Les Grands Ballets de Loony.
Something there is that doesn't love a ballerina. She is so beautiful and so scrutinized that her art can come to seem ridiculously earnest, and a rich subject for parody. But it's almost as difficult to dance poorly as to dance well; parody is as tricky to pull off as ballet. And Les Grands Ballets de Loony succeeds only once in a while.
Most of the company's satirical numbers consist of swaggering show-stopper cliches trotted out uncritically by a cast combining men dressed en travesti with classically credentialed, mugging ladies. The cliches (such as totally traditional impersonations of Carmen Miranda and Shirley Temple) aren't physically detailed enough or conceptually bold enough to seem genuinely subversive or funny, even though the communal energy is always gung-ho. And send-ups of particular ballets, such as Balanchine's Square Dance (retitled The Square's Dance, choreographed by artistic director Marcus Galante, and a premiere), are filled with capers yet add up to little.
The exception is The Dying Swan, a spoof of Fokine. Loony's uncredited version has the magnificently muscled ballerina la Tollah (played by the Joffrey's Michael Anderson) shedding countless white feathers from her tutu while also covering the stage with utterly persuasive bourrees. (la Tollah, as revealed in her program bio note, had to be smuggled out of an unspecified Islamic country after "declaring holy war on fanatical preachers who had attempted to force her to wear black pointe shoes.") The dance and the dancer are ideally suited to each other, and the parody is so sharply articulated that any true balletomane would probably be delighted.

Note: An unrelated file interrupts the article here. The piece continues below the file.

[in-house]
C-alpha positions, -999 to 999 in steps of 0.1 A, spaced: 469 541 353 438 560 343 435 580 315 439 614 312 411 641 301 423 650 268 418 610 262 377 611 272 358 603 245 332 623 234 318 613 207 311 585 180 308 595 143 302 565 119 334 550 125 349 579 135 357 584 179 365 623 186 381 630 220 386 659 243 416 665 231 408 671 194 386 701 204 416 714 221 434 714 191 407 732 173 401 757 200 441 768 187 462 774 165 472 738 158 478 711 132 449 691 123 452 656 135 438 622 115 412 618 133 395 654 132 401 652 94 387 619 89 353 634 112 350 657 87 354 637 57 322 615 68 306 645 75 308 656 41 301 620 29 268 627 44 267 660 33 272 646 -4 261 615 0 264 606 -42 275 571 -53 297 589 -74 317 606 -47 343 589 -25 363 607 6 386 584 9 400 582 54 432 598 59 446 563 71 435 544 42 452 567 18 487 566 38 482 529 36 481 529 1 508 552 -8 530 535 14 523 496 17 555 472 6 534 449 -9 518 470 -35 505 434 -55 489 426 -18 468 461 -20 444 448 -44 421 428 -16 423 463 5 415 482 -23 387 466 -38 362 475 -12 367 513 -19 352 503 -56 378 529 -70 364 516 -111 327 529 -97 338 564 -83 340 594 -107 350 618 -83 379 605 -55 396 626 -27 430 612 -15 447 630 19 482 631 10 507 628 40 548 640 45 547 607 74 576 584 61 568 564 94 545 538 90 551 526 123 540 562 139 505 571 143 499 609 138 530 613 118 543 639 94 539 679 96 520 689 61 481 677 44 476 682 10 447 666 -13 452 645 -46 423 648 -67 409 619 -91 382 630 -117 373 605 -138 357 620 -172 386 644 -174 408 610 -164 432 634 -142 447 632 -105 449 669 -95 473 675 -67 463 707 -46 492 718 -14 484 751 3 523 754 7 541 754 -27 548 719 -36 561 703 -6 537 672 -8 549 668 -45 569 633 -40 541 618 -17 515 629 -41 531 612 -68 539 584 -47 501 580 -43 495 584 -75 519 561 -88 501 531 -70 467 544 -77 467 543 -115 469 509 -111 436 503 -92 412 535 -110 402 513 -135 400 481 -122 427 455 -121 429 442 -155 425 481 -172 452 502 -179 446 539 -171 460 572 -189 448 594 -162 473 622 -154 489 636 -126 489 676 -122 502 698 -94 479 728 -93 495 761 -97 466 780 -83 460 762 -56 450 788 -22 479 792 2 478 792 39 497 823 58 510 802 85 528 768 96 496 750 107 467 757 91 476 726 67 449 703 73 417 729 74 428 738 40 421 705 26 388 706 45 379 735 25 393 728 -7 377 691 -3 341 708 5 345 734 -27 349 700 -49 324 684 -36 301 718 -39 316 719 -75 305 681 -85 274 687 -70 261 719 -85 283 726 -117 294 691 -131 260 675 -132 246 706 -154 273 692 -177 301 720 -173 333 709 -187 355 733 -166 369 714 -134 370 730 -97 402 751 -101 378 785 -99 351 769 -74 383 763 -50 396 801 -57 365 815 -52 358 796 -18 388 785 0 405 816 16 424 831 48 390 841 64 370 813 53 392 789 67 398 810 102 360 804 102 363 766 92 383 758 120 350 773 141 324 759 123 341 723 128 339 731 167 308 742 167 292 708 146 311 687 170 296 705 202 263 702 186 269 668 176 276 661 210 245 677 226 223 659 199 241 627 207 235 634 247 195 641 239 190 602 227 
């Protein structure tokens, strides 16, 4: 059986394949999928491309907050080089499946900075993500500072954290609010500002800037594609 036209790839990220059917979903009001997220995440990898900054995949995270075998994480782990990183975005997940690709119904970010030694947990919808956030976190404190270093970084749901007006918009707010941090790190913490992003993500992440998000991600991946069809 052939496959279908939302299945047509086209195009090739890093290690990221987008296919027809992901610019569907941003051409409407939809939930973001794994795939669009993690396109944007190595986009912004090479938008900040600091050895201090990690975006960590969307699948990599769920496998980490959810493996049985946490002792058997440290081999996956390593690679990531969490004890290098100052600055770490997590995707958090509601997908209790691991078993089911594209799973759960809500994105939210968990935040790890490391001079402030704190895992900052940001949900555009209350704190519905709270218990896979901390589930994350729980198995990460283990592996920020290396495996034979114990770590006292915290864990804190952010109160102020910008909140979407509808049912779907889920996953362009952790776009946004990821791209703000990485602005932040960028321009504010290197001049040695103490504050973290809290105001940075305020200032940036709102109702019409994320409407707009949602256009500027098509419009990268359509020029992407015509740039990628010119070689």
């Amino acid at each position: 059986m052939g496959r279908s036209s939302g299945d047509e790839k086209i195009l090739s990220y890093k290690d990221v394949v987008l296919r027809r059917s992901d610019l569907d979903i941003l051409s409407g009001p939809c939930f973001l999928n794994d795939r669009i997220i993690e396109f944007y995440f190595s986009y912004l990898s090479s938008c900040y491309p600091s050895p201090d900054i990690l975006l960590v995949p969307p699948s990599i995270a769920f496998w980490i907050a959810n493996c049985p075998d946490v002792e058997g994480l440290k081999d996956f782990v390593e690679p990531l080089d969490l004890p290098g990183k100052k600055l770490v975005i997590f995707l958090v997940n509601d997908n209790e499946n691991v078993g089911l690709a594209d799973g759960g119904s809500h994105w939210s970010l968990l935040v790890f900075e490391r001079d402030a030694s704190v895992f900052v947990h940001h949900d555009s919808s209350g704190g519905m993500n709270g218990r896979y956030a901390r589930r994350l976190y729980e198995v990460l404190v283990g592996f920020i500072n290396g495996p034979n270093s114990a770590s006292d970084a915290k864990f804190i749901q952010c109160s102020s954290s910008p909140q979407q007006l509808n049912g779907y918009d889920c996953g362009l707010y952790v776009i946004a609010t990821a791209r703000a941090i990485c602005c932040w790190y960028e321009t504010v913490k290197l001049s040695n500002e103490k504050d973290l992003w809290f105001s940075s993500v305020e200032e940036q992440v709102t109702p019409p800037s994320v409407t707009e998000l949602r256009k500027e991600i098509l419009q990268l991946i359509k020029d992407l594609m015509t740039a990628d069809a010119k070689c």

By contrast, Physical Comedies, Vol. 1 offered an extensive program subject to all kinds of tomfoolery, not just parodies. The evening, coproduced by Town Hall and Dance Theatre Workshop, assembled ten humorous pieces by eight modern dance choreographers. Introduced by David White and unofficially emceed by Mitchell Rose, the program was unpredictably buoyant and wholesomely silly. It felt curative.
Two choreographer-dancers set especially high standards: Claire Porter and Beverly Blossom. In Fund Raiser Porter begged her audience for financial support in a self-satire that was both spoken and danced. Porter's exceptionally detailed gamut of tics (oral, facial, body) was masterfully orchestrated to thrive on the repetition of patterns until it seemed as if some nerve would have to burst fram the artful pressure. Dad's Ties, Blossom's highly idiosyncratic comic clergy about her father, involved neckties as props with a grand ingenuousness.
Rose, who put dance behind him in 1990 to study at the American Film Institute, made a very welcome return to the stage. His two equally witty audience-participation rituals, Process of Elimination and Dance Along with Mitch, massaged and tickled those gathered at Town Hall until New Yorkism--that degenerate piquant blend of pretension, malcontentment, edge, and appetite--bubbled and bled. The survivors were limp and grateful.
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|Title Annotation:||Symphony Space, New York, New York|
|Article Type:||Dance Review|
|Date:||Oct 1, 1995|
|Previous Article:||School of American Ballet.|
|Next Article:||Physical Comedies, vol. 1.|